Sutton makes that case that several Wall Street firms were deeply involved in financing the rise to power of the National Socialist German Workers Party (i.e., the Nazis) in pre-World War II Germany. Sutton shows that first, Wall Street financed the German cartels in the 1920′s, second, that Wall Street indirectly financed Hitler and the Nazi Party, prior to their rise in power in Germany, third, that Wall Street firms profited from the build-up to war and the war itself, even after the U.S. got involved, and finally, that U.S. firms worked to cover up their complicity after the war.
This book is the third in a trilogy. The two other books chronicle Wall Street’s involvement in the rise of FDR and the Bolshevik revolution in Russia. The anti-Semitism and Nazi sympathies of businessmen like Henry Ford is no secret, so it’s surprising that this subject gets so little play. Given modern leftist thought on big business, one would think that they would leap at the chance to link Wall Street to the Nazis. The reason they don’t is no doubt due to Sutton’s larger effort at showing that Wall Street supported “corporate socialism” not only in Germany, but in Russia and the U.S. as well. Since leftists still idealize FDR and the brutal regime that arose to become the U.S.S.R., they probably prefer to forget about the businessmen who connect them all. Sutton himself is no anti-business left-winger, instead he is a conservative concerned with the actions of an “unelected power elite”, controlling events/governments/societies behind the scenes, to the detriment of freedom everywhere.
It makes for rather dry reading, but Sutton goes into extensive details about the persons, funds and timelines that show the deep connection between certain American Big Businesses and the Nazis. Why would Big Business embrace such a horrid political movement? Although Sutton does not go into details about motivation, there is a good case to be made that many businesses were not fond of the untrammeled free market and instead yearned for the security of government guaranteed profits, regardless of the expense to others in terms of loss of freedom. These businesses saw themselves as the contractors running the government machinery of what was thought to be the inevitable march to socialism. Sutton doesn’t mention it, but many in the early twentieth century thought that some form of socialism was unavoidable, and that it was a choice between that and corporate domination through monopoly. Thus these businesses saw themselves as merely working towards what was almost pre-destined to happen, and ensuring that they would be the ones running the show and reaping the benefit.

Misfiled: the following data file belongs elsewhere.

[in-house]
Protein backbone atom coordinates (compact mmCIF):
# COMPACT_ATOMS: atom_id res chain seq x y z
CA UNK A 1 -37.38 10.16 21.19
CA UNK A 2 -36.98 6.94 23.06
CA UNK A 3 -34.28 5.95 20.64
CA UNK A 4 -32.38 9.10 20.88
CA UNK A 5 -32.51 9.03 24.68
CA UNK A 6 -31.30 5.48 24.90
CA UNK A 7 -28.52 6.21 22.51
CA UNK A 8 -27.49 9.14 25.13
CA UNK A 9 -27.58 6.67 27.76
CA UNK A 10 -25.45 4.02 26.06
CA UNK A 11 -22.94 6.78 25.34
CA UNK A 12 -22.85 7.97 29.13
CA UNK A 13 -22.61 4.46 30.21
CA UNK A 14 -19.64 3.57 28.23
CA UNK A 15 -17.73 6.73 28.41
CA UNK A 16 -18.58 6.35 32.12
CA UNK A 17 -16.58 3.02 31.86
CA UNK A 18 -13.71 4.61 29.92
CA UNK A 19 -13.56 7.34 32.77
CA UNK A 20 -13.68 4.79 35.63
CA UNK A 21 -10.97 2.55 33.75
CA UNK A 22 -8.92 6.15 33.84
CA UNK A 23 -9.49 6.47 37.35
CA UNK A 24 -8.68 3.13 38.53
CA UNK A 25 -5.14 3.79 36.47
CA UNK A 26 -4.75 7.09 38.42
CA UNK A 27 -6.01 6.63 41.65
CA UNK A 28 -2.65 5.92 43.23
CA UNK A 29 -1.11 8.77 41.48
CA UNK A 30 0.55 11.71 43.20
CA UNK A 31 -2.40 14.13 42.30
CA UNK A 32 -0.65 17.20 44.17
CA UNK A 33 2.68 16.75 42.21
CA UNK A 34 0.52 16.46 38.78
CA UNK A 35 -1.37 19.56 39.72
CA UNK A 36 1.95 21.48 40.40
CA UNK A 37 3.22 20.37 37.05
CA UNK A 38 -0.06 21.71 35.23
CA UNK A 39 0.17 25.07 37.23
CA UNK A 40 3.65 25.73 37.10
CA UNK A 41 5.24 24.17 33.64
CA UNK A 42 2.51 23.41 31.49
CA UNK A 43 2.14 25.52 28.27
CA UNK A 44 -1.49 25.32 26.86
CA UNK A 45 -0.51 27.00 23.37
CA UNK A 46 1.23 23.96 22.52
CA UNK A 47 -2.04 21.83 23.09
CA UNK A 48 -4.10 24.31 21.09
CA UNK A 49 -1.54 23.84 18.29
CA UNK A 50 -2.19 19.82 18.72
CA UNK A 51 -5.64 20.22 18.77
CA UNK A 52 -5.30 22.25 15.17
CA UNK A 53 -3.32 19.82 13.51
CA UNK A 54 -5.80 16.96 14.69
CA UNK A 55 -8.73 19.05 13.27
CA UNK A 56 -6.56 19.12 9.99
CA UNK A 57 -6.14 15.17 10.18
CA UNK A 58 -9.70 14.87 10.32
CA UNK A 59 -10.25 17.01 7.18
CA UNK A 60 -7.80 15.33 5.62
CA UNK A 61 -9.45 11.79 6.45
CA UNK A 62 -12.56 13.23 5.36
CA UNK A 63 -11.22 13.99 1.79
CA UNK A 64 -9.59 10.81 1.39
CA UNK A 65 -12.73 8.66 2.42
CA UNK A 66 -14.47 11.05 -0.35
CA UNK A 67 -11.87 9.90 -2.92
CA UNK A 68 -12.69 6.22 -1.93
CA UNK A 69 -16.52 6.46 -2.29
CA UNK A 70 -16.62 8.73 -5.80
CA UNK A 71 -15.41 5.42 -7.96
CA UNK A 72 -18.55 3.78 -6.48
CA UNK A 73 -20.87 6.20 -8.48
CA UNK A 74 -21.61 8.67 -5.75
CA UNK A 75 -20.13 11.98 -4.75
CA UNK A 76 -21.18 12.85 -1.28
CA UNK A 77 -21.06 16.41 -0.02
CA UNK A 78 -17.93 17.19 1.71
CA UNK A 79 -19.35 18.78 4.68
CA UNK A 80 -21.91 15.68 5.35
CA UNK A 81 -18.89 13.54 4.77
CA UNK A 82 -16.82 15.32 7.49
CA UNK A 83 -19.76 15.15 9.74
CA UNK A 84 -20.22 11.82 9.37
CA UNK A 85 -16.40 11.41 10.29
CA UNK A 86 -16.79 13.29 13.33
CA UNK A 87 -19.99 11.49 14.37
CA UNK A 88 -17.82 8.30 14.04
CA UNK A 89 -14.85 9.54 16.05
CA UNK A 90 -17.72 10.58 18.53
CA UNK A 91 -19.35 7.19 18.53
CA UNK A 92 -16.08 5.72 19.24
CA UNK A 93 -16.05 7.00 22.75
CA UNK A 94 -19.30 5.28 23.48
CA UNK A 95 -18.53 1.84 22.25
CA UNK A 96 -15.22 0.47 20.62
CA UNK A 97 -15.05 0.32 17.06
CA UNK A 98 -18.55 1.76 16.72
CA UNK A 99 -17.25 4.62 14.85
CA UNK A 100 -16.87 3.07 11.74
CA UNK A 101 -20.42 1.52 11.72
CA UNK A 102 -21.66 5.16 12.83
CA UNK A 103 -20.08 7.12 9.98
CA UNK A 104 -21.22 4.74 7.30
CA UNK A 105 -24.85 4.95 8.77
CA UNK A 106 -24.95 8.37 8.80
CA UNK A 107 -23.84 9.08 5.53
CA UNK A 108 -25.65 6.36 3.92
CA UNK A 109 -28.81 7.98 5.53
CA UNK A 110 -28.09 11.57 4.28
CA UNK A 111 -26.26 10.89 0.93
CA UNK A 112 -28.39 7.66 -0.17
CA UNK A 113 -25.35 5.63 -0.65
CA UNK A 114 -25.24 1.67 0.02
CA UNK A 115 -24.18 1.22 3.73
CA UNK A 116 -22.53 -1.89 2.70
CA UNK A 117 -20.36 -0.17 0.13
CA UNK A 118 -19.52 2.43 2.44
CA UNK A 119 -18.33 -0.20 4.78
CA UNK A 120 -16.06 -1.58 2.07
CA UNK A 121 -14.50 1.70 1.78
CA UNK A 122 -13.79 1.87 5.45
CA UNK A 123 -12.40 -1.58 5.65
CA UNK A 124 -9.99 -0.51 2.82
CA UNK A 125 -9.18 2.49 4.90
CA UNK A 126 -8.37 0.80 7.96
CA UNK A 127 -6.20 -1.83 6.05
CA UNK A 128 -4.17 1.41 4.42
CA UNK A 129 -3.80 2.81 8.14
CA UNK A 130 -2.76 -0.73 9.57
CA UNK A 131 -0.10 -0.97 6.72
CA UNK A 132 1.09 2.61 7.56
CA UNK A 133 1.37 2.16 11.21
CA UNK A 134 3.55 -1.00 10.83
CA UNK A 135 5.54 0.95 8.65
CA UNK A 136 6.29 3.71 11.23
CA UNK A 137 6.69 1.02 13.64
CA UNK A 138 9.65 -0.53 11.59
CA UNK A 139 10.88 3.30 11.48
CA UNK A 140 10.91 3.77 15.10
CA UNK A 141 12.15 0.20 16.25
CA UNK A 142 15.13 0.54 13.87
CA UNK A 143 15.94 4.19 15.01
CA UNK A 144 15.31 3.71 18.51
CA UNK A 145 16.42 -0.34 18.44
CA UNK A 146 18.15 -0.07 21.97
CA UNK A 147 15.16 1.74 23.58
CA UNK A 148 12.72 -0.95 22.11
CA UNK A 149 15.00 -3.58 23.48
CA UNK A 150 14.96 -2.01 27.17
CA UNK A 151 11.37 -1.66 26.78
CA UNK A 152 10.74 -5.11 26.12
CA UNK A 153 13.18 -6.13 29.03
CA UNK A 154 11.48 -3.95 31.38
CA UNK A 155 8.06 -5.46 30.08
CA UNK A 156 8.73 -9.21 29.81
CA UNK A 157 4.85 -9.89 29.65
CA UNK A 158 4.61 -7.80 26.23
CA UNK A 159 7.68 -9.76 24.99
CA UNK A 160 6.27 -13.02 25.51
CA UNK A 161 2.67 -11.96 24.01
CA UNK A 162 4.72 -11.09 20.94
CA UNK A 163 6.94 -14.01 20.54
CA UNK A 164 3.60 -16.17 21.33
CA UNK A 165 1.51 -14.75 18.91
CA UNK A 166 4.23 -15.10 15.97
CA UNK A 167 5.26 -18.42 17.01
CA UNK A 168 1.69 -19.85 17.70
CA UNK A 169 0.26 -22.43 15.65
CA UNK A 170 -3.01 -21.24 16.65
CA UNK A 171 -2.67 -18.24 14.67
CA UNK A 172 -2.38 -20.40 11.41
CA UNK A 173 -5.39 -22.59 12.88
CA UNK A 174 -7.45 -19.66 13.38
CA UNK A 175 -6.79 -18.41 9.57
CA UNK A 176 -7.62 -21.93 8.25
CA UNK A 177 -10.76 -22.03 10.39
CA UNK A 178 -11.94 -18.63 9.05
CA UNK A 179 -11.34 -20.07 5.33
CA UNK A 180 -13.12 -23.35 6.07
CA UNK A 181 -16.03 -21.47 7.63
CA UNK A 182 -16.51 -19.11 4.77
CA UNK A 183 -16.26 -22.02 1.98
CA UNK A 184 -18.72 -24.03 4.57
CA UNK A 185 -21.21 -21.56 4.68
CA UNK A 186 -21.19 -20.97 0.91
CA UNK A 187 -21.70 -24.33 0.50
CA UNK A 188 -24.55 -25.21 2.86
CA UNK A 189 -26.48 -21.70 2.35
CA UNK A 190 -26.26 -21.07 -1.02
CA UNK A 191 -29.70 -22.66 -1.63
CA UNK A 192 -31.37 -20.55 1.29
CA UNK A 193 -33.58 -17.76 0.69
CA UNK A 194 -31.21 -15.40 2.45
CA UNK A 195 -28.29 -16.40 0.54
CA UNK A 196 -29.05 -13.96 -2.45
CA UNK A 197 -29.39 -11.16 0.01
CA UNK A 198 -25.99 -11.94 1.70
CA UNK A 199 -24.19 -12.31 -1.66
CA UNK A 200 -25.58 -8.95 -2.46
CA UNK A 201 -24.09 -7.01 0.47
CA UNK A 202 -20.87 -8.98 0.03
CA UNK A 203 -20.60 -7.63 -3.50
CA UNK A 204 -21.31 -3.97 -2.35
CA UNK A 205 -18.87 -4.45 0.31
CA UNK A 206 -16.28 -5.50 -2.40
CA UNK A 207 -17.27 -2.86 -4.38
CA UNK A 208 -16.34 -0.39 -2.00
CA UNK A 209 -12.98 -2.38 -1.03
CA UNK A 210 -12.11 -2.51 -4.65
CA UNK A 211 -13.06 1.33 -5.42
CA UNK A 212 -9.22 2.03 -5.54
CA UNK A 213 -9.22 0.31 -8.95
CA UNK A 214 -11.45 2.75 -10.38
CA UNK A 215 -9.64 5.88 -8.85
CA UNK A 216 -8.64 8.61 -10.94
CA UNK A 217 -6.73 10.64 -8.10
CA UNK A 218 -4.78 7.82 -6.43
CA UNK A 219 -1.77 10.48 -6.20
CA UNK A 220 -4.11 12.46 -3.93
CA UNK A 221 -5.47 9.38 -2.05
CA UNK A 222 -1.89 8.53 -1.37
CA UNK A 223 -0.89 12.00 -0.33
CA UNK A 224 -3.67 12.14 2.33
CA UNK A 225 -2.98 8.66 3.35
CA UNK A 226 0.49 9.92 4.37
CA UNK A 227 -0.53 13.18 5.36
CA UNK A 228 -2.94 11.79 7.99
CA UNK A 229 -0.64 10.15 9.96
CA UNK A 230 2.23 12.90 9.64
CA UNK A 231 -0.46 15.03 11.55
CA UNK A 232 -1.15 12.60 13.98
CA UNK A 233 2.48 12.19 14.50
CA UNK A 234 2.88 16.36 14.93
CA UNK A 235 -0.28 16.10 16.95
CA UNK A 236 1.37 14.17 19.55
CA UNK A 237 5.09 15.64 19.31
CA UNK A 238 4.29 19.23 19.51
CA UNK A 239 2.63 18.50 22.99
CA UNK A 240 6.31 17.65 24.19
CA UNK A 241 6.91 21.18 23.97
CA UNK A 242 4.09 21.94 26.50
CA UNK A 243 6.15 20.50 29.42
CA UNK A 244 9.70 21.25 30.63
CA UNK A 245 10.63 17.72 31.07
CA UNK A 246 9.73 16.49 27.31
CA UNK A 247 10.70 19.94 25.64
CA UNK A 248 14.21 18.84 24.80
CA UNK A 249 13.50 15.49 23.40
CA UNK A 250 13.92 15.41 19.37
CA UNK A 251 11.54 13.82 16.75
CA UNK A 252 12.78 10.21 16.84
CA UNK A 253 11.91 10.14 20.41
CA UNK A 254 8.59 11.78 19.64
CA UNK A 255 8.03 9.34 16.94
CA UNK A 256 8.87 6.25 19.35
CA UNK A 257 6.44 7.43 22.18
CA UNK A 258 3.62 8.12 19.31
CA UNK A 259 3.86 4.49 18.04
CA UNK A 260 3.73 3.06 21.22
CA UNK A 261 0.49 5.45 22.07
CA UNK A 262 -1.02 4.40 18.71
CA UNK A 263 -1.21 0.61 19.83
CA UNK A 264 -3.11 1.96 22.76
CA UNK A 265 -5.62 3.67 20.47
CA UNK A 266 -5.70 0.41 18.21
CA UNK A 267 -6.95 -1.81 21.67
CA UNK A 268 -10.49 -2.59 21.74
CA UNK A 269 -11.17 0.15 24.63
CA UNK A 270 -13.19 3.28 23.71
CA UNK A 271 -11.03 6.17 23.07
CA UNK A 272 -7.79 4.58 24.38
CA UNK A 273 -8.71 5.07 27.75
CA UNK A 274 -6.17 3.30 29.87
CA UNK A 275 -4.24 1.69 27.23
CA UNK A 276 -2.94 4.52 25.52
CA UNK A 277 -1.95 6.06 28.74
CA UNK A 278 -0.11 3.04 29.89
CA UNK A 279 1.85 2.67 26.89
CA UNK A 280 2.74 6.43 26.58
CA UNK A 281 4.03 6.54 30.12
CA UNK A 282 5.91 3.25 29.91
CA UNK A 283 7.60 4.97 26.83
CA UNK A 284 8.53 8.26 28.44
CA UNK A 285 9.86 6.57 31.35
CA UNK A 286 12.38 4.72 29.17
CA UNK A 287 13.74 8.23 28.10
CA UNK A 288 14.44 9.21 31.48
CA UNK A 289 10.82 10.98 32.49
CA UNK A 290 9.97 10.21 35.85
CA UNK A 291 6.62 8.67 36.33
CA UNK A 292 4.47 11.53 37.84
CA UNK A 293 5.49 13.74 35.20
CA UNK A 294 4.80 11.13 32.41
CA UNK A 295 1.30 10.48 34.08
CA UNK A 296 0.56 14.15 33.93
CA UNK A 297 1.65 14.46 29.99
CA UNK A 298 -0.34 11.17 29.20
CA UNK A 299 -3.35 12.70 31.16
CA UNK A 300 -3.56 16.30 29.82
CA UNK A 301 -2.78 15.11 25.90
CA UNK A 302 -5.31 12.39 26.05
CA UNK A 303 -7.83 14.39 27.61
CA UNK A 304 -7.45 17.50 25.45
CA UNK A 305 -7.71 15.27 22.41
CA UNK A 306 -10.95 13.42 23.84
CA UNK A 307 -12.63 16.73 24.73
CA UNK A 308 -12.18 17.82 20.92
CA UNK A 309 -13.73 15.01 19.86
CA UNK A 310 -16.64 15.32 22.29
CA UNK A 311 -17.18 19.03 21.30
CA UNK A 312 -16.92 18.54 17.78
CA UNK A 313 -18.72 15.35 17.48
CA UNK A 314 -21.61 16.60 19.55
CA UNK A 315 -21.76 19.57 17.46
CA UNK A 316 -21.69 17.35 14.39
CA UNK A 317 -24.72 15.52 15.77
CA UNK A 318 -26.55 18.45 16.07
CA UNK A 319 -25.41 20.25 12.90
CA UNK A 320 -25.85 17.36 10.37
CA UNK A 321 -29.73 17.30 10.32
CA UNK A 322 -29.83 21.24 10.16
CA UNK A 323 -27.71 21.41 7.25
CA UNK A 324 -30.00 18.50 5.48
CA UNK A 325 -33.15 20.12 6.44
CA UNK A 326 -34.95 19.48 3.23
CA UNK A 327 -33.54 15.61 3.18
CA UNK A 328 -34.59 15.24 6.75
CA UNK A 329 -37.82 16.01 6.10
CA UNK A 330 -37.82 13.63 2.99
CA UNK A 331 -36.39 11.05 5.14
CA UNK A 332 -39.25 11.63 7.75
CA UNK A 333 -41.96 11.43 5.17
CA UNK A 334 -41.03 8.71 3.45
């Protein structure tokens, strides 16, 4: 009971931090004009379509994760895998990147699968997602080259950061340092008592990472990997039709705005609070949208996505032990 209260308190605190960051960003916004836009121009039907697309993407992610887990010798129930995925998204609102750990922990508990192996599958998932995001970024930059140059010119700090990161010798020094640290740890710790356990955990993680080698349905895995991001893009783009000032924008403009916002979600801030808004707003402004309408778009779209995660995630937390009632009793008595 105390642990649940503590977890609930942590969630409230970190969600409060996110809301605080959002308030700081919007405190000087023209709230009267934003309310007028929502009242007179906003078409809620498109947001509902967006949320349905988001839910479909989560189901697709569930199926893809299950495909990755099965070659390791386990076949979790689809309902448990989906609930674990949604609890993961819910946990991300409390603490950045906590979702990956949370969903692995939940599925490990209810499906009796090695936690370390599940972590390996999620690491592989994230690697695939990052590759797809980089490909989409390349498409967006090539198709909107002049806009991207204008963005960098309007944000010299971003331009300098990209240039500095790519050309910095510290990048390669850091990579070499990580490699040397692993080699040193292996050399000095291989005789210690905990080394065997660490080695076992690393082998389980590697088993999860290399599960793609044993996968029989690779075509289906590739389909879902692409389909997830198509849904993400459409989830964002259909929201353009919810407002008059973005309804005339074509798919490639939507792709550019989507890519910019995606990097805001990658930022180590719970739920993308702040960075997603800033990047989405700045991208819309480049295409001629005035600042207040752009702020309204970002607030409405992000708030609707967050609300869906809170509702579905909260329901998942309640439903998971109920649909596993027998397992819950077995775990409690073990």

The book turns a bit conspiratorial in the end. Sutton invokes the Kennedy Assassination, the Korean War and Vietnam War and the Council on Foreign Relations all in an attempt to suggest that we are being ruled by an unelected power elite, bent on societal domination at all costs, in the name of profit. There’s no need to invoke conspiracy, though. The selfish acts of business men, tempted by access to the levers of power, is as good an explanation as any.
The case that Sutton makes is compelling. If his evidence is able to withstand scrutiny, it’s hard to come to any other conclusion than that Big Business was willing to deal with the worst of the worst in order to profit via the coercive powers of government.
Chase Bank collaboration with the Nazis Part One
Chase Bank collaboration with the Nazis Part Two
Secretary of Treasury Henry Morgenthau, who began investigating this collaboration, He found the Chase were not alone. His archives reveal that both British and American bankers continued to do business with Hitler, even as Germany was invading Europe and bombing London. Chase Bank in Nazi-occupied Paris after Pearl Harbor was doing millions of dollars’ worth of business with the enemy with the full knowledge of the head office in Manhattan?
Gold that had been looted from the national banks of Austria, Holland, Belgium, and Czechoslovakia, or melted down from the Reichsbank holdings of the teeth fillings, spectacle frames, cigarette cases and lighters, and wedding rings of the murdered Jews.
Banking With Hitler Part 1 of 5
Banking With Hitler Part 2 of 5
Banking With Hitler Part 3 of 5
Banking With Hitler Part4 of 5
Banking With Hitler Part 5 of 5